In what ways are people leveraging TTW as an opportunity to do some advocating for library services for/with teens? Inviting an elected official to attend a TTW event? Recruiting a library advocate to write a letter to the editor? Asking your school board to officially declare March 9 - 15 Teen Tech Week? Other? Share your ideas here!
Now is the time to start publicizing for Teen Tech Week! If you haven't already done so, reach out to local media sources. The easiest thing to do is have them list your programs in their events section. You may also want to write something short that will inform readers/listeners about the programs in more details. Think beyond the general information of what the program is and when it will occur. You might want to include possible outcomes, ex: "Library To Teach Teens How to Better Use Technology. In a series of programs, the library will teach teens how to interact with the global community through technology and how to be good digital citizens." Tell your community why these programs are important, don't leave it to them to figure it out.
When advocating for teens, it's important that you go where they are. Reach out to both teens and adults that work with them. For this, you can talk to the local schools and see if they would be willing to let you hang a poster in the library, or advertise in any of the school's publications such as the paper, newsletter, or daily announcements. As Teen Tech Week approaches, now is also a good time to see if you can go into the schools and tell the students about your planned programs. The closer to Teen Tech Week that you can get into the schools, the better. You can also reach out to specific teachers that may be interested in letting their students know about your programs. While you have these lines of communication open with other adults in the teens lives, let them know what types of outcomes your programs provide for teens. Not only is the library a fun, safe place for teens to be, but they will come out of the TTW programs with real world skills, new interests, and a new confidence in their abilities.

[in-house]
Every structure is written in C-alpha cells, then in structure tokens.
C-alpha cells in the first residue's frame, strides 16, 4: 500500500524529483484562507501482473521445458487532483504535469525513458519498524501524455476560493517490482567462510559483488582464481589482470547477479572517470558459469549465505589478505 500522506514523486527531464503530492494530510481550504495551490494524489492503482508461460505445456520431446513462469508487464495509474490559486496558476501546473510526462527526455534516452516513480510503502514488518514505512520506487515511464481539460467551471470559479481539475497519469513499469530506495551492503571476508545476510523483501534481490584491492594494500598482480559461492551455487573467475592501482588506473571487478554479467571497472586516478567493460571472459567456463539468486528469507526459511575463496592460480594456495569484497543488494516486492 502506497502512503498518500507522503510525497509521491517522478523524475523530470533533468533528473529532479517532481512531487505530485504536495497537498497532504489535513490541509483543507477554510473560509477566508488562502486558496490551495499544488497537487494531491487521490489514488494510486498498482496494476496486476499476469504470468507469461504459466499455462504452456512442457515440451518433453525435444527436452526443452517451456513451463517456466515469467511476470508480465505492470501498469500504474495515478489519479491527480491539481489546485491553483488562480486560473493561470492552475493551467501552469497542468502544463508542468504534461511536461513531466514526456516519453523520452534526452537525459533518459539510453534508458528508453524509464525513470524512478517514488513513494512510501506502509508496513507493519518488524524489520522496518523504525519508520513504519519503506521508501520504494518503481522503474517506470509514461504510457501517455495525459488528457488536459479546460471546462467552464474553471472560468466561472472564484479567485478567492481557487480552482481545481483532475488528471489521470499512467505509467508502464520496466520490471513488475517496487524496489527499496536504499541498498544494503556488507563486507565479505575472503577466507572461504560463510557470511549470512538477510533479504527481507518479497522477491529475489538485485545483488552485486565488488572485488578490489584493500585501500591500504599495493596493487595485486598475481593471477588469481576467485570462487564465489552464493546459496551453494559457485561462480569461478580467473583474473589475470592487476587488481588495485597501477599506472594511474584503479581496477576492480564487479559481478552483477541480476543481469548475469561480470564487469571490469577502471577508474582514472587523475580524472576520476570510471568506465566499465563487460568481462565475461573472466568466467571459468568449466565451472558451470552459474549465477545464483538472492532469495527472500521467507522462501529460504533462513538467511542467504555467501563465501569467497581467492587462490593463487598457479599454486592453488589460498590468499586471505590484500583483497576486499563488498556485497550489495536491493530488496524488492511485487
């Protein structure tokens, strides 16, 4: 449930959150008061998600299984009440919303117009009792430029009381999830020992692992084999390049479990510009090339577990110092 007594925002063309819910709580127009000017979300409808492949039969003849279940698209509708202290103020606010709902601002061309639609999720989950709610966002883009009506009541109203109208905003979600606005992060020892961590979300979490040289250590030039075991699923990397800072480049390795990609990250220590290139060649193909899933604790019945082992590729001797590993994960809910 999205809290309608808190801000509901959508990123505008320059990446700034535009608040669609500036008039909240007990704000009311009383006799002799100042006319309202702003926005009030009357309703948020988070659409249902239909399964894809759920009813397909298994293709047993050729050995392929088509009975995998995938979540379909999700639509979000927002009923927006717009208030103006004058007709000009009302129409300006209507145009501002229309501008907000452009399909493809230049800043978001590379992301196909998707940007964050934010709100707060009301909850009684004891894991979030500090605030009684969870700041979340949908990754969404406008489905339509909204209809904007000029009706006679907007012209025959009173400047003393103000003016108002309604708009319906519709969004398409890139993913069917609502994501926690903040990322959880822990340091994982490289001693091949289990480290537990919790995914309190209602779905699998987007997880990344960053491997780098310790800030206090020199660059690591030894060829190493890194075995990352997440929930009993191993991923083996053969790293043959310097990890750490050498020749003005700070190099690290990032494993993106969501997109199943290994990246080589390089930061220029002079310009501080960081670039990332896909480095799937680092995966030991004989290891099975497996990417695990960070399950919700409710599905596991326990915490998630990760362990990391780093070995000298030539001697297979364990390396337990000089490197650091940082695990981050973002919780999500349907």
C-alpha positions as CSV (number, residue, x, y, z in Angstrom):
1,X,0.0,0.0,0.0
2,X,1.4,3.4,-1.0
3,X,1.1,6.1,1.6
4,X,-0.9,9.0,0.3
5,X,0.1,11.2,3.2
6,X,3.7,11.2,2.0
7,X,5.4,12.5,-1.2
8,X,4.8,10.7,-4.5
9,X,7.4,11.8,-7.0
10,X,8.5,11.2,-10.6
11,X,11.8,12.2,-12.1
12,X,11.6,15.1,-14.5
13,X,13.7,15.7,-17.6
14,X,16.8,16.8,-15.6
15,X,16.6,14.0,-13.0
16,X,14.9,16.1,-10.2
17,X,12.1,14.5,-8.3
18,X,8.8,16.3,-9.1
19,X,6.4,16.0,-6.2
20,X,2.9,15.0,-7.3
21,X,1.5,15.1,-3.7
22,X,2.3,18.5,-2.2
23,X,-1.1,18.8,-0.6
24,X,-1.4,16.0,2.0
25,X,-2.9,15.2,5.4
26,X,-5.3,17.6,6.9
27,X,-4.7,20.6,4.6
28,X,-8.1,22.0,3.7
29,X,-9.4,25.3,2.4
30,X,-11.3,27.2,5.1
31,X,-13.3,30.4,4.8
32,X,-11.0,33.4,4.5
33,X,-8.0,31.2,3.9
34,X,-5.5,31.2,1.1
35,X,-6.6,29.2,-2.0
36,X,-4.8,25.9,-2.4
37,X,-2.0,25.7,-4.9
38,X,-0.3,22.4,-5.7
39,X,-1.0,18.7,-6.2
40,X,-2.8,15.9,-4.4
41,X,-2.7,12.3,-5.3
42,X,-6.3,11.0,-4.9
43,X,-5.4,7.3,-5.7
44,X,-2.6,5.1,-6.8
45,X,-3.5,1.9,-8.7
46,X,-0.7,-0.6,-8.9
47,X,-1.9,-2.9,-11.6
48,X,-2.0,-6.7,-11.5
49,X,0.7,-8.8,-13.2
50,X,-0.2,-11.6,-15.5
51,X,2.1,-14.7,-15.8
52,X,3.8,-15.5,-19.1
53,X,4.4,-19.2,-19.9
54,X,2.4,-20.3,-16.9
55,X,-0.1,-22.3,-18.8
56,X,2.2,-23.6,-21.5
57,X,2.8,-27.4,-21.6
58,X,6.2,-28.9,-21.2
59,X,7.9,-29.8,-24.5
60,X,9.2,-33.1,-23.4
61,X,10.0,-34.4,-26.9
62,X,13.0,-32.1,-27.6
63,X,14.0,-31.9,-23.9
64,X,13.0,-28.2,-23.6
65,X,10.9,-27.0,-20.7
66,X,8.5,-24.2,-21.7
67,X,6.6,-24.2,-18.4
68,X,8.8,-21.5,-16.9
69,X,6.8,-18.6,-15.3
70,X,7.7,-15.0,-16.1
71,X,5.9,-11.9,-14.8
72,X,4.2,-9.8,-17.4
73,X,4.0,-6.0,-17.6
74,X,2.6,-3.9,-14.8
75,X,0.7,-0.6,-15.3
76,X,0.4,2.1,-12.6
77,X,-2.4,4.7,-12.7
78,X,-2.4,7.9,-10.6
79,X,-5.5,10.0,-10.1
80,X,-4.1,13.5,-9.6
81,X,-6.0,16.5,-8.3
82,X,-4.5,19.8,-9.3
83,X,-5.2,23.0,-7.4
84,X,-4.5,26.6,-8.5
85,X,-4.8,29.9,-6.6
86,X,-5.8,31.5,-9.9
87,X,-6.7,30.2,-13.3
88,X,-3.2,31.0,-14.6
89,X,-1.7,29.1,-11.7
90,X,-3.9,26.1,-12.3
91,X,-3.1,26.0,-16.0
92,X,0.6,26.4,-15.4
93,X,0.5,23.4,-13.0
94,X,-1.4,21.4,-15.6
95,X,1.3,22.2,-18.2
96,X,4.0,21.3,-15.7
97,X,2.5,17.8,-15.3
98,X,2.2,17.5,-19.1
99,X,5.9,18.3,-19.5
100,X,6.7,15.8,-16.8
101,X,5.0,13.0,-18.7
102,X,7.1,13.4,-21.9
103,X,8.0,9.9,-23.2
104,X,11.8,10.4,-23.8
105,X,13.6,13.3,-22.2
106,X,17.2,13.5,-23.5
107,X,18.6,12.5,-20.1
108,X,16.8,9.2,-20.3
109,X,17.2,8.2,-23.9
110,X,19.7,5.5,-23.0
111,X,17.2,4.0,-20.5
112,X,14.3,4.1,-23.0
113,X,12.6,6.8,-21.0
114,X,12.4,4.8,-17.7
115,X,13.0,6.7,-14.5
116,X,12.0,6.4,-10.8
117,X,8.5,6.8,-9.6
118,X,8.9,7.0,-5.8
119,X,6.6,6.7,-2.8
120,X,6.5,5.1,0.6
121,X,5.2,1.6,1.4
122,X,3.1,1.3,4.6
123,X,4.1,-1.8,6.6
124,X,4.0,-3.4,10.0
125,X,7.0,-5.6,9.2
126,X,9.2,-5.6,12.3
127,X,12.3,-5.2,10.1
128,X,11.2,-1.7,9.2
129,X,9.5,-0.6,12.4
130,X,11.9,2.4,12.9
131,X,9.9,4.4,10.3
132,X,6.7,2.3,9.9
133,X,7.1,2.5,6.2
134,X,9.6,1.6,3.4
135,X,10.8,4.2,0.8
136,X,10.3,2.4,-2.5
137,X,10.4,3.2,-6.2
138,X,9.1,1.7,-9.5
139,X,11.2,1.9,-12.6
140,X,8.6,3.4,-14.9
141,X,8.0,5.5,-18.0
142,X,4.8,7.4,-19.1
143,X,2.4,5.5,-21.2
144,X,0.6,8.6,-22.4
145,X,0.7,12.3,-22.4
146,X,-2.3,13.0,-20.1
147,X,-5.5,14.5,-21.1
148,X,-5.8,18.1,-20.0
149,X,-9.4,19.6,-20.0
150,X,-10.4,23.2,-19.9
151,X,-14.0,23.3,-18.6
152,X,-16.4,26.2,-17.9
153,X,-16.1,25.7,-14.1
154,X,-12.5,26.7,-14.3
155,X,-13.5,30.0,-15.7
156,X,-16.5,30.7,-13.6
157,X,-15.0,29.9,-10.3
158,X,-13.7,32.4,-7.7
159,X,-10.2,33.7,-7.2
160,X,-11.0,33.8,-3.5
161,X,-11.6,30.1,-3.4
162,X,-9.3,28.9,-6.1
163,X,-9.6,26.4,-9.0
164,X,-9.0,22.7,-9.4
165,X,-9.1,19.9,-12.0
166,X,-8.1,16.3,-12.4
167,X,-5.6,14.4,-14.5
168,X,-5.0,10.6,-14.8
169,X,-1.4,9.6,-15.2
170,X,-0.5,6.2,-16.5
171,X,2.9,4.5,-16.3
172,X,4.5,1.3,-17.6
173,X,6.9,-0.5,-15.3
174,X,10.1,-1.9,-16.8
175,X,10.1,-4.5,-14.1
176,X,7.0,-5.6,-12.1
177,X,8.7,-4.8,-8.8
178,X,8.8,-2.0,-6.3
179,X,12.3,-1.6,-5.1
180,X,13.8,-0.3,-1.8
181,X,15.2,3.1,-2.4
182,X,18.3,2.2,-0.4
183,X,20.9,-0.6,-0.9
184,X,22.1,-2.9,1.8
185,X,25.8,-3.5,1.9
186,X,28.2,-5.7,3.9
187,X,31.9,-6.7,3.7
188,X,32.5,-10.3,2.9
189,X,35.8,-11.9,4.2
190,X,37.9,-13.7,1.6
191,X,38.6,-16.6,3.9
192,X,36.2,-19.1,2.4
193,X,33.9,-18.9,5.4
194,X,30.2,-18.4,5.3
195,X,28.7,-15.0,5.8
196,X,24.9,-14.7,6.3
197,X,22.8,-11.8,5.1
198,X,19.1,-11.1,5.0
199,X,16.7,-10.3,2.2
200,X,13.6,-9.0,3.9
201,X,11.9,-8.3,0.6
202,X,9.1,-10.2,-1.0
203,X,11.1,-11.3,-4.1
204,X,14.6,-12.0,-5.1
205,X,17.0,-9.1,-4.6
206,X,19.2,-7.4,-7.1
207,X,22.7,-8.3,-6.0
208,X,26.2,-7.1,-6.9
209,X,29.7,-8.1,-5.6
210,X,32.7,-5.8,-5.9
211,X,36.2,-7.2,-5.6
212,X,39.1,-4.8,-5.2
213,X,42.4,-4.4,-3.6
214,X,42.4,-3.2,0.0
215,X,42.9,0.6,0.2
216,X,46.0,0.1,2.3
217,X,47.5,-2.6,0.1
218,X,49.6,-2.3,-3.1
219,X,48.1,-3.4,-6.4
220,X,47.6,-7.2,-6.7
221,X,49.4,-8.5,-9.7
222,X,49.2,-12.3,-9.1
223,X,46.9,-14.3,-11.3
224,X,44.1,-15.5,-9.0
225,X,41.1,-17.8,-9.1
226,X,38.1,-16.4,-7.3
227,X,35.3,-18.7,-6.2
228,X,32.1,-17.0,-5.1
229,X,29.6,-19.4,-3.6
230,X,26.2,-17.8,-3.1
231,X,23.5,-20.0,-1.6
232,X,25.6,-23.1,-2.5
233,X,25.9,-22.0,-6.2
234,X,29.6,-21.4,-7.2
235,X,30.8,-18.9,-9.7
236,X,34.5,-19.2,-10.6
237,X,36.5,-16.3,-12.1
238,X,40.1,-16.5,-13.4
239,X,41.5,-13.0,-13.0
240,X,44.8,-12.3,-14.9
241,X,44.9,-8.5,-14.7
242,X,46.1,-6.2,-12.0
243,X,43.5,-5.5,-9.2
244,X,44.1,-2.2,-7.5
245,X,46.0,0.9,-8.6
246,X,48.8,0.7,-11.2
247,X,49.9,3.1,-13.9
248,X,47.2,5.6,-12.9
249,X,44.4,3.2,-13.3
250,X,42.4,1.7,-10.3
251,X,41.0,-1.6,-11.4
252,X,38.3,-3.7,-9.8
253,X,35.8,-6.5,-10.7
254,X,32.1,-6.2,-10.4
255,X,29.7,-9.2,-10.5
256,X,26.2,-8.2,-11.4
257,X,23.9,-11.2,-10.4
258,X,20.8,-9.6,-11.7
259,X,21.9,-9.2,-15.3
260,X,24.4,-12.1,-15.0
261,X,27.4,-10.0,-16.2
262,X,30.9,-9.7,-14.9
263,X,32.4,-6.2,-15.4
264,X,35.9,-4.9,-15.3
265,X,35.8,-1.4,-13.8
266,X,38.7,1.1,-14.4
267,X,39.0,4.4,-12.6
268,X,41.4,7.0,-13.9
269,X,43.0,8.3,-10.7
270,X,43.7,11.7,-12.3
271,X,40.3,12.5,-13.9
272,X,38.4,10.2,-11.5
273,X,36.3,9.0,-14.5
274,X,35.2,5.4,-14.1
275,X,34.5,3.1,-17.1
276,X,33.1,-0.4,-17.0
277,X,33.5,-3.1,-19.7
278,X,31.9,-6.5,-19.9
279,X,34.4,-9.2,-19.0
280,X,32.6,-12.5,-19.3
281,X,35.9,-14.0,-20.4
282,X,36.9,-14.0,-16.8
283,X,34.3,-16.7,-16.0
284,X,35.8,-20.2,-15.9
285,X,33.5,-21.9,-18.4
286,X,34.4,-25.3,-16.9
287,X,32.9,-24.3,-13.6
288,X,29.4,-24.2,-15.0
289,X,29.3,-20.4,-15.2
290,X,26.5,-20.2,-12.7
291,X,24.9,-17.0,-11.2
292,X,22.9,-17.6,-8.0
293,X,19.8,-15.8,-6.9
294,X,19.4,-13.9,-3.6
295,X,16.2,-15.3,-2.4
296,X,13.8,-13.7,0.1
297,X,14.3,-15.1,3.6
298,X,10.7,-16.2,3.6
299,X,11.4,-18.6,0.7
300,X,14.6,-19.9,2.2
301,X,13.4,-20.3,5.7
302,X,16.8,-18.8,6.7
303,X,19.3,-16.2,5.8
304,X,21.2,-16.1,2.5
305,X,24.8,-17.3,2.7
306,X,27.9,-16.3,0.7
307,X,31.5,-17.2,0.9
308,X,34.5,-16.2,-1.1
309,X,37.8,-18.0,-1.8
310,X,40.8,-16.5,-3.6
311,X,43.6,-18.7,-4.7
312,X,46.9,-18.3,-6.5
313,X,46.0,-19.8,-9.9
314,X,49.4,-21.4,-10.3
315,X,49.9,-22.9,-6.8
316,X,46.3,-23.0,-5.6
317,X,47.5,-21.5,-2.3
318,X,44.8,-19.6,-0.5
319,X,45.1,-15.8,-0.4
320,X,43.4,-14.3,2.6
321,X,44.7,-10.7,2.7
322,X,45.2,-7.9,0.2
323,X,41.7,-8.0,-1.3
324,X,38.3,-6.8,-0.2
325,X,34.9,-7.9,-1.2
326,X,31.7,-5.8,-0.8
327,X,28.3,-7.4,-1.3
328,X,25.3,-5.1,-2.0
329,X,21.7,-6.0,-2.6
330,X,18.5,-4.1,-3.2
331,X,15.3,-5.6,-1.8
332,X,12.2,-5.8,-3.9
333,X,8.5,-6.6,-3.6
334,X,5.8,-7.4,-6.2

Just like any kind of programming, advocacy efforts should have a specific goal in mind. Spend some time thinking about what outcomes you would like to see from your efforts. A few ideas that will help you get started:
Once you have an idea of what you would like to accomplish with your advocacy, you can start to tailor your message to the proper audience. Think about what information your audience will need in order to make decisions that will benefit your library. Gather statistics, personal statements from patrons, pictures, and any other evidence of the impact you are currently having and combine that with your (logical) projects of the additional impact you could have with more resources. ALA and YALSA both have great resources for advocacy that will help you design your advocacy campaign.
In the fall of 2012, YALSA published 10 Quick tips for Advocacy that will get you started with your efforts.
ALA has an entire Library Advocate's Handbook to guide you through your efforts.
It's Teen Tech Week! Make sure that you (or a volunteer) take tons of pictures at your events and get testimonials from the teens that participate! Testimonials can be written, typed, emailed, or recorded (audio or video). Have teens talk about what they liked, what they learned, and how they would love more programs like these throughout the year.
If you didn't have quite enough technology for all the teens, keep a record of it. Statistics like that are great to bring to your library/school board, director/principal, and Friends/PTA groups when asking for money.